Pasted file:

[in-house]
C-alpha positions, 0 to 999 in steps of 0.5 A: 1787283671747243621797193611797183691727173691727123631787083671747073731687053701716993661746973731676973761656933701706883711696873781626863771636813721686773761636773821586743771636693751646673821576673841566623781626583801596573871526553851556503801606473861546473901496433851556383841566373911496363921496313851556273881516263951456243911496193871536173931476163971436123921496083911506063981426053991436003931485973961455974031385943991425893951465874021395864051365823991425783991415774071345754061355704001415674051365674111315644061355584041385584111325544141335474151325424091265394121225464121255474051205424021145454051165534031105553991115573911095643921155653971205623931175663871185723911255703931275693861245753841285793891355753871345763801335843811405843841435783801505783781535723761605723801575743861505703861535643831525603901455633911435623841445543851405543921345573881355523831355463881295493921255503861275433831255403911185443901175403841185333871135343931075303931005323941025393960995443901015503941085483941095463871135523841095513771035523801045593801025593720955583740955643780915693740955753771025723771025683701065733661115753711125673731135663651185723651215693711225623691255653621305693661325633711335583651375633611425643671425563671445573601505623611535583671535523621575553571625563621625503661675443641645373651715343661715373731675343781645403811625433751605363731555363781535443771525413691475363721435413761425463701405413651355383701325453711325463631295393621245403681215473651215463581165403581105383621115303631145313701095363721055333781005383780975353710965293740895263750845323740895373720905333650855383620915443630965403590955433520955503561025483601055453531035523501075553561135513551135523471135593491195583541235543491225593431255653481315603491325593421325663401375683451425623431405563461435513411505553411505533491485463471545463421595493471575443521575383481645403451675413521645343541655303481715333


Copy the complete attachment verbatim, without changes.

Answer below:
[in-house]
C-alpha positions, 0 to 999 in steps of 0.5 A: 1787283671747243621797193611797183691727173691727123631787083671747073731687053701716993661746973731676973761656933701706883711696873781626863771636813721686773761636773821586743771636693751646673821576673841566623781626583801596573871526553851556503801606473861546473901496433851556383841566373911496363921496313851556273881516263951456243911496193871536173931476163971436123921496083911506063981426053991436003931485973961455974031385943991425893951465874021395864051365823991425783991415774071345754061355704001415674051365674111315644061355584041385584111325544141335474151325424091265394121225464121255474051205424021145454051165534031105553991115573911095643921155653971205623931175663871185723911255703931275693861245753841285793891355753871345763801335843811405843841435783801505783781535723761605723801575743861505703861535643831525603901455633911435623841445543851405543921345573881355523831355463881295493921255503861275433831255403911185443901175403841185333871135343931075303931005323941025393960995443901015503941085483941095463871135523841095513771035523801045593801025593720955583740955643780915693740955753771025723771025683701065733661115753711125673731135663651185723651215693711225623691255653621305693661325633711335583651375633611425643671425563671445573601505623611535583671535523621575553571625563621625503661675443641645373651715343661715373731675343781645403811625433751605363731555363781535443771525413691475363721435413761425463701405413651355383701325453711325463631295393621245403681215473651215463581165403581105383621115303631145313701095363721055333781005383780975353710965293740895263750845323740895373720905333650855383620915443630965403590955433520955503561025483601055453531035523501075553561135513551135523471135593491195583541235543491225593431255653481315603491325593421325663401375683451425623431405563461435513411505553411505533491485463471545463421595493471575443521575383481645403451675413521645343541655303481715333